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Nuclear Plant Is a 'Weapon' In Hard-Hitting PSA Effort

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Environmental group enlists HBR, The Think Tank to handle creative

A campaign scheduled to launch this month ups the ante in the fight to shutter the highly contested Indian Point Power Plant by calling the Buchanan, N.Y., plant a potential "weapon of mass destruction."

Riverkeeper, an environmental group that has lobbied politicians to close the plant, worked with two New York shops, The Think Tank and Hanft Byrne Raboy & Partners. Riverkeeper executive director Alex Matthiessen said both agencies came up with the strategy independently and that both are working on creative.

A TV spot from HBR, still in production, shows a U.S. map that slowly ignites in New York state. Shots of the burning map are juxtaposed with stills of New York scenes—shopkeepers arguing, a couple on the Staten Island ferry, people running in Central Park. In the background, jackhammers, sirens and ice cream trucks create a montage of sound that quiets as the map burns. Finally, there is silence.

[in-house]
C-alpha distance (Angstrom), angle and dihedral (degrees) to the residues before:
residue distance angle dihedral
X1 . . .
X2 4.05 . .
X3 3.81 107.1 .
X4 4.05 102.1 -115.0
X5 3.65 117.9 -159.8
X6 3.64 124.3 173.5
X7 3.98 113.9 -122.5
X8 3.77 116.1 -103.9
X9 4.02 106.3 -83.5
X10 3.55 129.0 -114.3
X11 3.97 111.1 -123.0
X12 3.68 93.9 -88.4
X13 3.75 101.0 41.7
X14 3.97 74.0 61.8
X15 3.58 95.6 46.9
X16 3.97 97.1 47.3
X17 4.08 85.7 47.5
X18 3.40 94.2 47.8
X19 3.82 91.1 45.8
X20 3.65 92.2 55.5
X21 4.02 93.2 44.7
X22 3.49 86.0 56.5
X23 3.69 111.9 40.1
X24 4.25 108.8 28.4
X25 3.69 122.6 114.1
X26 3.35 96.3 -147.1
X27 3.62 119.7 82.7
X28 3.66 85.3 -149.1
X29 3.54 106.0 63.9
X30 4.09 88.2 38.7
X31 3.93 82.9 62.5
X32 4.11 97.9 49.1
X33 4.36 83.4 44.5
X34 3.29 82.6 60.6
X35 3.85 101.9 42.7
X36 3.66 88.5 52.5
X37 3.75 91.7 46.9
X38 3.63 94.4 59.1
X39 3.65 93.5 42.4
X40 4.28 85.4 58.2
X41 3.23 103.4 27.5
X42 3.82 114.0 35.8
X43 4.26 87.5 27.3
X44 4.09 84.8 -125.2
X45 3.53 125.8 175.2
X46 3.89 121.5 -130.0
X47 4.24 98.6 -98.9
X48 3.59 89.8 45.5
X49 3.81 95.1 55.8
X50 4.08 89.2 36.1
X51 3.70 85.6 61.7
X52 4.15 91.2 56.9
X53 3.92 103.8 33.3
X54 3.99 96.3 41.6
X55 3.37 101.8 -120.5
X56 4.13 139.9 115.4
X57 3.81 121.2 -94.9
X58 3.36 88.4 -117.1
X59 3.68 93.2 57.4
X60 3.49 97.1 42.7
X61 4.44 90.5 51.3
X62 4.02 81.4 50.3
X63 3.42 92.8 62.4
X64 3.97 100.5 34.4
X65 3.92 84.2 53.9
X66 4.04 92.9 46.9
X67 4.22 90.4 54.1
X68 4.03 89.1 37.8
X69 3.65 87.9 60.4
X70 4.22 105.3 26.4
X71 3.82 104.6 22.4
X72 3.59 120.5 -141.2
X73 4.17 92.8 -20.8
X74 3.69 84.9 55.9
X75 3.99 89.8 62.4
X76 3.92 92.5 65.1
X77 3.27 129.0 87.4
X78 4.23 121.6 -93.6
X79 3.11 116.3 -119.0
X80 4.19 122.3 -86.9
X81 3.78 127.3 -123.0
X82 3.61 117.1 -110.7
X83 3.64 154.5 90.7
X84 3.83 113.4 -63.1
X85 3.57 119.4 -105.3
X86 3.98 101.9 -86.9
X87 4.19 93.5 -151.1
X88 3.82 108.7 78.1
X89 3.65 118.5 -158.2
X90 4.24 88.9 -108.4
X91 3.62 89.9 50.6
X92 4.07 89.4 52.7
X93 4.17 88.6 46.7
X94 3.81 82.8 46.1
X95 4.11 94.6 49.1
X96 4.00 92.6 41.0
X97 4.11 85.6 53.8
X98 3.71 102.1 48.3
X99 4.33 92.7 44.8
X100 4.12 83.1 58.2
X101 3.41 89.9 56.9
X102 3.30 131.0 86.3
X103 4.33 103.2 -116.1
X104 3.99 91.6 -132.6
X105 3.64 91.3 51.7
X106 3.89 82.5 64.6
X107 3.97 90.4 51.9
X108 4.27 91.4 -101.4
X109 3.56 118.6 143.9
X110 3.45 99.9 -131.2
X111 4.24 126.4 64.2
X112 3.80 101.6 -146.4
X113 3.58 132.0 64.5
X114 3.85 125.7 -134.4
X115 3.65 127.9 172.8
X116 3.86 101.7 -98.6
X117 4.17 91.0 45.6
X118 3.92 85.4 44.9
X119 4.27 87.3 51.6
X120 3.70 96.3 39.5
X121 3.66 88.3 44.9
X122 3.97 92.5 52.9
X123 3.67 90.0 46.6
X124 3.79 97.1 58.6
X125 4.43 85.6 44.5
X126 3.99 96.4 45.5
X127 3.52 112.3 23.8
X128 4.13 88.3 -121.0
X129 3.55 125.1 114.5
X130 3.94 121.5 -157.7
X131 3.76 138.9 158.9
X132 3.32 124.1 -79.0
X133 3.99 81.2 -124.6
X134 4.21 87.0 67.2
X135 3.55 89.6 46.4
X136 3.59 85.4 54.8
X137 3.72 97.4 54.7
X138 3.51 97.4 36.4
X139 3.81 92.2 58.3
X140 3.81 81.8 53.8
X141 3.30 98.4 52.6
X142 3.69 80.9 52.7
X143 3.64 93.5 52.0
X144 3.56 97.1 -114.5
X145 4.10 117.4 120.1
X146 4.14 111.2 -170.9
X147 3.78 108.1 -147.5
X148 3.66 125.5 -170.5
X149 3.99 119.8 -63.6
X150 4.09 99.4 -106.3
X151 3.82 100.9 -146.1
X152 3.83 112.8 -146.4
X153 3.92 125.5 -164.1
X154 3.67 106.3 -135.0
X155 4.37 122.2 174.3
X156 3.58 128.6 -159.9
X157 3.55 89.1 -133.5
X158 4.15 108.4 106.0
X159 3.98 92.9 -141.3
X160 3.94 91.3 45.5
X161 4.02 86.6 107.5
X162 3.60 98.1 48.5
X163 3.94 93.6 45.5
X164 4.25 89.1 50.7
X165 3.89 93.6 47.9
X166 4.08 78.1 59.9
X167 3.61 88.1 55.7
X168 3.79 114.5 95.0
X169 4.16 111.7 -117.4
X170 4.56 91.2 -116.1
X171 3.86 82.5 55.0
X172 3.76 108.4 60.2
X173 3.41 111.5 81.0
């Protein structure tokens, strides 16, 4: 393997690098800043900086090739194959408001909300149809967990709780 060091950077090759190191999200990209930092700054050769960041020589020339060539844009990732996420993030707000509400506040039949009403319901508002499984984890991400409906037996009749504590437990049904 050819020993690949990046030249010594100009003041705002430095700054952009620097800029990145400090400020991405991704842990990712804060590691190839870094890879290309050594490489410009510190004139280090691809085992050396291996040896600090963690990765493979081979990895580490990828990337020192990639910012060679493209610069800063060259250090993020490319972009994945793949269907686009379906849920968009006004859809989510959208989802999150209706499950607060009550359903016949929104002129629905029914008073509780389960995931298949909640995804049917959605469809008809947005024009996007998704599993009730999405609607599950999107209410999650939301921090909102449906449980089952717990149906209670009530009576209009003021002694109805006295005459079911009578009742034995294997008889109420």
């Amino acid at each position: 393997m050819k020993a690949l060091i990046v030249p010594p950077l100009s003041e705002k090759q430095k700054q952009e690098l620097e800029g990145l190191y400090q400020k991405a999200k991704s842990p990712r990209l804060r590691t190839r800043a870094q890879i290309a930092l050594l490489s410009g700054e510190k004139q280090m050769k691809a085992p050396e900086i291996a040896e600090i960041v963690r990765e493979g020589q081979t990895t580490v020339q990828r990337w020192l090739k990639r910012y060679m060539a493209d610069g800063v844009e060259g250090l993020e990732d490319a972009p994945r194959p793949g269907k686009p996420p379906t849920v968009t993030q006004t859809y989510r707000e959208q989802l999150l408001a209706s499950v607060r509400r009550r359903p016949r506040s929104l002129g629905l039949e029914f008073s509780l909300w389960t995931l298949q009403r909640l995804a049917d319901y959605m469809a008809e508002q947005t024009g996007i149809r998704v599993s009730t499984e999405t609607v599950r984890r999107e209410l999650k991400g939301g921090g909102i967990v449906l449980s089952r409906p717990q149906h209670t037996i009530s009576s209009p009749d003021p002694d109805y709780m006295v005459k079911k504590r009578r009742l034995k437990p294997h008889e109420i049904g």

A voiceover by The Sopranos star Lorraine Bracco, who sits on Riverkeeper's board, says, "Indian Point Power Plant is just miles from New York City. And terrorists are prepared to use it as a weapon of mass destruction." A graphic reads, "Indian Point is a weapon. Don't let New York be the victim. Close it at www.riverkeeper.org." Copy is still being finalized.

Three print ads by The Think Tank show a photo of the plant with varying copy. One reads, "What does a weapon of mass destruction look like?" Another print ad carries the headline, "Would you rather save $75 a year on your electric bill or live with radiation sickness?" The work urges readers to contact Gov. George Pataki's office to join the effort to close the plant.

Riverkeeper had been lobbying to shut down Indian Point based on environmental concerns, but, after Sept. 11, 2001, it recast the plant as a potential terrorist target. "When you think of it [as a weapon], it becomes much more active and much more scary," said Doug Raboy, HBR creative director. HBR executed the television and radio portions of the campaign; The Think Tank created print and outdoor ads.

The spot is expected to be offered later this month to cable outlets that include NY1, the Food Network, A&E and Lifetime.

The New York Power Authority, which oversees the plant, declined comment.